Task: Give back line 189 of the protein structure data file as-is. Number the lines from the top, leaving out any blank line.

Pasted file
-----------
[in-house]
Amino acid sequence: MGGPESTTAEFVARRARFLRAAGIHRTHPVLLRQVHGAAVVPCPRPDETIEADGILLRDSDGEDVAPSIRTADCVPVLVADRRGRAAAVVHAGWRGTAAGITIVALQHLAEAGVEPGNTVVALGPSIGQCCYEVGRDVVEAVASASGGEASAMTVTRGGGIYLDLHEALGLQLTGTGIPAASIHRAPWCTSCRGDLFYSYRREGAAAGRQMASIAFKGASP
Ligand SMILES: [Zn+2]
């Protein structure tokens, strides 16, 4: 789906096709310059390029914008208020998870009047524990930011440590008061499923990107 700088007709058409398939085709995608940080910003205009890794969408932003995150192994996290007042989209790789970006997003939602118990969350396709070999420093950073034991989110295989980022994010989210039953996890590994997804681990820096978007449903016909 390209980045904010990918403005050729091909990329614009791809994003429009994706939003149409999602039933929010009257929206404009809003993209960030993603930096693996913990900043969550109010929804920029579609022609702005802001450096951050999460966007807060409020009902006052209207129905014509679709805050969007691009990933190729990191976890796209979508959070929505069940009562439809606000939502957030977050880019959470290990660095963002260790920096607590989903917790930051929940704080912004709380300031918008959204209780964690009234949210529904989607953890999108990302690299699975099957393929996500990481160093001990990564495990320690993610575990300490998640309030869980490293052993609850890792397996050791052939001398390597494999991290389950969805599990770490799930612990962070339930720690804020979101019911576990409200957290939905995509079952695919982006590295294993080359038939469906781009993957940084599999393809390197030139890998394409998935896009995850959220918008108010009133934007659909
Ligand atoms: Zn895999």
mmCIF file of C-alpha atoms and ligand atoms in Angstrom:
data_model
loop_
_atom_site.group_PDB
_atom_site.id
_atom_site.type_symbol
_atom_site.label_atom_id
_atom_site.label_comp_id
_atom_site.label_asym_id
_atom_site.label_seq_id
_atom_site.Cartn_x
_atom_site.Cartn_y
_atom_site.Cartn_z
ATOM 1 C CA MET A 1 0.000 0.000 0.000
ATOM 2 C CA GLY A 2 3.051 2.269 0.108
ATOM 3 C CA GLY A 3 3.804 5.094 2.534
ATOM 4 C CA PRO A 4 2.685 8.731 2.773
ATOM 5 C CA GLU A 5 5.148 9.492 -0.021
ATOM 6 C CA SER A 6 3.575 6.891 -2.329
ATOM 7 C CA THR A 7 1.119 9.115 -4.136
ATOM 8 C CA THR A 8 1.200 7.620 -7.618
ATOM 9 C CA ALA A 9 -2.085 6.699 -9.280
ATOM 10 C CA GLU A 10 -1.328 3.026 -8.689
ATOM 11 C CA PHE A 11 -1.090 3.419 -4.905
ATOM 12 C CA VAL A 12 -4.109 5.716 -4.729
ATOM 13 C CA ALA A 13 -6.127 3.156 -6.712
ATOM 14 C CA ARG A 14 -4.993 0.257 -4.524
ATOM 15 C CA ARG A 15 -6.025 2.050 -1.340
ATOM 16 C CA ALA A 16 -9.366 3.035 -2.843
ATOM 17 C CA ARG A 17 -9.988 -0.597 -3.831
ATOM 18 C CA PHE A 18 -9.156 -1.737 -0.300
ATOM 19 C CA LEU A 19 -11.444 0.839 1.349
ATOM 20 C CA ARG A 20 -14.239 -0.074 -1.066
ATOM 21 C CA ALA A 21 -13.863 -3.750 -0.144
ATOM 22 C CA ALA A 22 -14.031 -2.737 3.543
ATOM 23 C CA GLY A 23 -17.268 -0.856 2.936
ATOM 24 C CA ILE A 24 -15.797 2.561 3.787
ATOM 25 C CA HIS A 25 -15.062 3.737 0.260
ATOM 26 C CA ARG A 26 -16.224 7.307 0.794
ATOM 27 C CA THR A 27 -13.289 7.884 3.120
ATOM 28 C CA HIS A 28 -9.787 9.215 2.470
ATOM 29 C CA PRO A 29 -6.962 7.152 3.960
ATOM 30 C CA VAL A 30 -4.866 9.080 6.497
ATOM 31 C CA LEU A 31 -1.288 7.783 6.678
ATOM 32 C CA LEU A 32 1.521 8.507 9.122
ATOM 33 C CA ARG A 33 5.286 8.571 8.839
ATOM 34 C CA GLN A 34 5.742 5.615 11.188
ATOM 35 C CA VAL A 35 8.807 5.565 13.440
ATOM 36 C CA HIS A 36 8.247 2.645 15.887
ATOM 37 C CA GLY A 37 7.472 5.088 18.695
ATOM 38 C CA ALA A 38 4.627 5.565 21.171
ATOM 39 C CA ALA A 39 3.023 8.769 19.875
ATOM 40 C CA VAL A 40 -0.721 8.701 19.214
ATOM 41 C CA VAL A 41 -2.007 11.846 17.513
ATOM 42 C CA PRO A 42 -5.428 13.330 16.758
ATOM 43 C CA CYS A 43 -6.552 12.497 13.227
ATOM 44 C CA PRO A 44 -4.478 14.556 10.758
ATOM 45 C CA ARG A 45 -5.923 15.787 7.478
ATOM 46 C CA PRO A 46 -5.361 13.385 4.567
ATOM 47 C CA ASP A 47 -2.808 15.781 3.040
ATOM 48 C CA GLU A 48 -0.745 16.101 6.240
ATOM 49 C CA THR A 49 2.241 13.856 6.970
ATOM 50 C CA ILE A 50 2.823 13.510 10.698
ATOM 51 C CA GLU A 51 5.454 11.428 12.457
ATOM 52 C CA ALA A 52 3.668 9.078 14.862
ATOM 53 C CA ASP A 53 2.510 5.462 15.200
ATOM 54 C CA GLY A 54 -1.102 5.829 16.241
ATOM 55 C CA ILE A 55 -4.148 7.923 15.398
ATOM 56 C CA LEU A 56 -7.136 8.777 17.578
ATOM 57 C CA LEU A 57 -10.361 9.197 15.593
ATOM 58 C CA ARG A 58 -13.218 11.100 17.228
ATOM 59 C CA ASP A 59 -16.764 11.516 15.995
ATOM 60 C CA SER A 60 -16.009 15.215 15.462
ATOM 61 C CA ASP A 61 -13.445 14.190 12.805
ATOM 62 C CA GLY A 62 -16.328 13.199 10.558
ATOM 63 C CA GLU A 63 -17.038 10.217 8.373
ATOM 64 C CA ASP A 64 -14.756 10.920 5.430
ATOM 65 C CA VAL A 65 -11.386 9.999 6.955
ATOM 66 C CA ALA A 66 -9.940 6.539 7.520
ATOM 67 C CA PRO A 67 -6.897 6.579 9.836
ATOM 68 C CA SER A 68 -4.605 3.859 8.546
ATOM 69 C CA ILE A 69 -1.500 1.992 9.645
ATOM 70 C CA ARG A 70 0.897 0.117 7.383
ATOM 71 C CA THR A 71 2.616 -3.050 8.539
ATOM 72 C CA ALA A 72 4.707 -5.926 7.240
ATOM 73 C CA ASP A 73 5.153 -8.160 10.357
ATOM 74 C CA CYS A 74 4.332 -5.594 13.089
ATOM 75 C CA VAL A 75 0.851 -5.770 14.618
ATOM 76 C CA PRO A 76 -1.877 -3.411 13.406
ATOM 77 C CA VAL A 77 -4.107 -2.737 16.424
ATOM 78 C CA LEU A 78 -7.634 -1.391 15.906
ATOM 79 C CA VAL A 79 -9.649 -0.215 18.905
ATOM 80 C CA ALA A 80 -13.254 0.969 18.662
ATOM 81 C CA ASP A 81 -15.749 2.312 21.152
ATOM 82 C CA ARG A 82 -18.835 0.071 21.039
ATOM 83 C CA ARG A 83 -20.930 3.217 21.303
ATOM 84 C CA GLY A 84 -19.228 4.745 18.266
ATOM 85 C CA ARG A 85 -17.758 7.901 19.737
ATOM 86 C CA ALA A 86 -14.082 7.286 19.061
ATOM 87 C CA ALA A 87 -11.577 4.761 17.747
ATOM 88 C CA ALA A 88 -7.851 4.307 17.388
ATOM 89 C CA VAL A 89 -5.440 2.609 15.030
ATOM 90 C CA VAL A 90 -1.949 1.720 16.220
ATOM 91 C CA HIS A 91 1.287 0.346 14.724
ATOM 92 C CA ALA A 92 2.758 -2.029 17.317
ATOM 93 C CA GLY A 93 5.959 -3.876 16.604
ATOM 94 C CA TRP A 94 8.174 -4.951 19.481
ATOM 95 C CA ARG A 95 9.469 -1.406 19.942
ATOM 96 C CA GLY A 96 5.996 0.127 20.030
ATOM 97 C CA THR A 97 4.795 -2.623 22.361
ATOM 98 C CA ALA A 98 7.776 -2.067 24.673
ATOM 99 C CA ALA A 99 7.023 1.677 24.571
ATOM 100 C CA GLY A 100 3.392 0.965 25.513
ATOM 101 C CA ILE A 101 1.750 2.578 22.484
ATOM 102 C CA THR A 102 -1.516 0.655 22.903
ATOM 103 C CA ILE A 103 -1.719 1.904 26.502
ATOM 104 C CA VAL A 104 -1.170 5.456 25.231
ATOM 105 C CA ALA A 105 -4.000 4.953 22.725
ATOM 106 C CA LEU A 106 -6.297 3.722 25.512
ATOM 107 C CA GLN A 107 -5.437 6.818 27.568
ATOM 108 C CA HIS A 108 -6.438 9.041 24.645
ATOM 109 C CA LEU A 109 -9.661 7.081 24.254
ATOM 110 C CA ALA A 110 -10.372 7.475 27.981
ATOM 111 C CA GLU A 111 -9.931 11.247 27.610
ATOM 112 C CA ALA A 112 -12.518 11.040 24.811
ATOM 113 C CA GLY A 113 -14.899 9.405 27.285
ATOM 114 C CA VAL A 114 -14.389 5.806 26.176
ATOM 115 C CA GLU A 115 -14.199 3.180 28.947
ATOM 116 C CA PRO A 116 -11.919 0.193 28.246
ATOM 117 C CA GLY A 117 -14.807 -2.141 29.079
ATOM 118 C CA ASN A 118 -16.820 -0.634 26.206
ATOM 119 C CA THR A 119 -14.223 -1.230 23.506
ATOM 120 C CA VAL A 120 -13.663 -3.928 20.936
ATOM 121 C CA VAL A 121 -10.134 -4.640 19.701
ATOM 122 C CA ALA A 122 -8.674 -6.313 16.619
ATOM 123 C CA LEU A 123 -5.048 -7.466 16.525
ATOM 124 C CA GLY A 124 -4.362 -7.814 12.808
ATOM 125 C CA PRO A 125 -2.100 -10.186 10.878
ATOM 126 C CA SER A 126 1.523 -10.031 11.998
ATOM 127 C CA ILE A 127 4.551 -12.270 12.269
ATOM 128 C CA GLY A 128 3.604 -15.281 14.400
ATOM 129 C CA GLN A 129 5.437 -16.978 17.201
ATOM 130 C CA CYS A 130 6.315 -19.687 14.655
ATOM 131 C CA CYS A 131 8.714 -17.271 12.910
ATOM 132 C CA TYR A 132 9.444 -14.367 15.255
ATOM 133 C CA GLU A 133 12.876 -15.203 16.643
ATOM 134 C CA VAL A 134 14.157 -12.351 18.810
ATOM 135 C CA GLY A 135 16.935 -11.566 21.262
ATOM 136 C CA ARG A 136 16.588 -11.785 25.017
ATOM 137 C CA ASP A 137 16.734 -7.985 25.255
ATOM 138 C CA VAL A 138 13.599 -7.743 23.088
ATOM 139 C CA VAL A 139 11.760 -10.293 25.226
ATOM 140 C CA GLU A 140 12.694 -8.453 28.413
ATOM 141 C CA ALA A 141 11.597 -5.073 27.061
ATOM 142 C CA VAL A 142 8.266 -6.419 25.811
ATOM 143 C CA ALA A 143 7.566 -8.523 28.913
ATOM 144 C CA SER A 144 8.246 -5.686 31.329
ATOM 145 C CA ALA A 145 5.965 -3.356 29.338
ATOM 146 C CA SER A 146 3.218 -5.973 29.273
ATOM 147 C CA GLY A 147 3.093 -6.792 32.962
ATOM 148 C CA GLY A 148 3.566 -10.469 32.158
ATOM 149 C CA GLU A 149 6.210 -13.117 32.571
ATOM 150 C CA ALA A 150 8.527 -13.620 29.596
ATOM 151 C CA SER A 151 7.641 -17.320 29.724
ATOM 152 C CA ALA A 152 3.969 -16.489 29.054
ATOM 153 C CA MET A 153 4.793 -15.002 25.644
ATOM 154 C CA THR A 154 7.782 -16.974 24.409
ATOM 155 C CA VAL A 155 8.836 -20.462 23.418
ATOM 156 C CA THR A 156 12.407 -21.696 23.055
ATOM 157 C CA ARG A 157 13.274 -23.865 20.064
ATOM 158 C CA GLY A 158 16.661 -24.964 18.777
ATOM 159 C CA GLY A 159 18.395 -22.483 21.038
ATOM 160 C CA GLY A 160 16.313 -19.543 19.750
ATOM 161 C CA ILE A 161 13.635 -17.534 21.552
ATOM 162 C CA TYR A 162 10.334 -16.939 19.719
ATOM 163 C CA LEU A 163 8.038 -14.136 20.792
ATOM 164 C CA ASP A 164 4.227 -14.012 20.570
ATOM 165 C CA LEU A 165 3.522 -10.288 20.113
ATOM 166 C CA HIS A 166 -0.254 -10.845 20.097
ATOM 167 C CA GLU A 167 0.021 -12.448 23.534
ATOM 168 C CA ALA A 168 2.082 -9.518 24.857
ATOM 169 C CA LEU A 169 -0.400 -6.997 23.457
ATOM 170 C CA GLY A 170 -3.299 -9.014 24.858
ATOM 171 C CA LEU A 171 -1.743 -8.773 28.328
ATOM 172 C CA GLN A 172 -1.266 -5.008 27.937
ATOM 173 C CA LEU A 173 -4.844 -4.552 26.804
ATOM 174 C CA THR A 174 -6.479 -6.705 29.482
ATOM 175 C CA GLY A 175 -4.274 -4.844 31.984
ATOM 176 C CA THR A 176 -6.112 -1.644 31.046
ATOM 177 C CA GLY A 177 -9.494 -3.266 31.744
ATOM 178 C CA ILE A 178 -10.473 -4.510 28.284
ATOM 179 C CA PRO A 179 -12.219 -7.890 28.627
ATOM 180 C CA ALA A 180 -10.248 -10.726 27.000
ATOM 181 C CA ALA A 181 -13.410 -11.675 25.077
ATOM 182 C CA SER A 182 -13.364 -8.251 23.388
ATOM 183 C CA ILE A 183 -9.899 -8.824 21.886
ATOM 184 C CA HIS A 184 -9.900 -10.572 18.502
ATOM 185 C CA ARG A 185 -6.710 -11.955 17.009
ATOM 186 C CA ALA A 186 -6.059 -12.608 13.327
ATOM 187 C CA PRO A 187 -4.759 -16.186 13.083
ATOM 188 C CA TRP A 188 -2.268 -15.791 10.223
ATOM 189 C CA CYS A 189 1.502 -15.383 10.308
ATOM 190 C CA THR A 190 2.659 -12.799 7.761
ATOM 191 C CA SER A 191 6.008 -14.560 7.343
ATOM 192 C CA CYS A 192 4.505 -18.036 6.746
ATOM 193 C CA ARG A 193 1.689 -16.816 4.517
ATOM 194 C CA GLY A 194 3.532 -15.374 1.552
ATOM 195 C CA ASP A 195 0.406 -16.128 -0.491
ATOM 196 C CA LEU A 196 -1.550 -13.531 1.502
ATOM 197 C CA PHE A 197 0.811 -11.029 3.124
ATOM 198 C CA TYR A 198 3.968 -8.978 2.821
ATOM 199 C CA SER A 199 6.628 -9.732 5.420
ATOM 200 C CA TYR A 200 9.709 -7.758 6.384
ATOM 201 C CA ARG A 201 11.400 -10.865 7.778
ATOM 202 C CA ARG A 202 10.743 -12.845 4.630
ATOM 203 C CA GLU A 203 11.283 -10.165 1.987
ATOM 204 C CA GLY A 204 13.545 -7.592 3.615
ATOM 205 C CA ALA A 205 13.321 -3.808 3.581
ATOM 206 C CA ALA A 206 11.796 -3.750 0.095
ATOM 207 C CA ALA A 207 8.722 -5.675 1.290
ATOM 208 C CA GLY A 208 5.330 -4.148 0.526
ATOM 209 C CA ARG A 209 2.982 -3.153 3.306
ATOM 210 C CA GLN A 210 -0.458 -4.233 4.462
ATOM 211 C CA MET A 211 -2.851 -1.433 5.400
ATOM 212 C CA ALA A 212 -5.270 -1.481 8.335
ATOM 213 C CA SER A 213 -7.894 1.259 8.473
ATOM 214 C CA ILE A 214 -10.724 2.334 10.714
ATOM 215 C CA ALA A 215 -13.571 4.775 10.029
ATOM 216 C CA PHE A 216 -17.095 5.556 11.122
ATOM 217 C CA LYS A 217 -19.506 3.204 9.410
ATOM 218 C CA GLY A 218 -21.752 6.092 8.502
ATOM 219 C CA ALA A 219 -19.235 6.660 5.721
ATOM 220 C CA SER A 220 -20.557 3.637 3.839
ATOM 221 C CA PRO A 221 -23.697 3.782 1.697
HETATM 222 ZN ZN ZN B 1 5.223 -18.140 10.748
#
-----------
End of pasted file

ATOM 171 C CA LEU A 171 -1.743 -8.773 28.328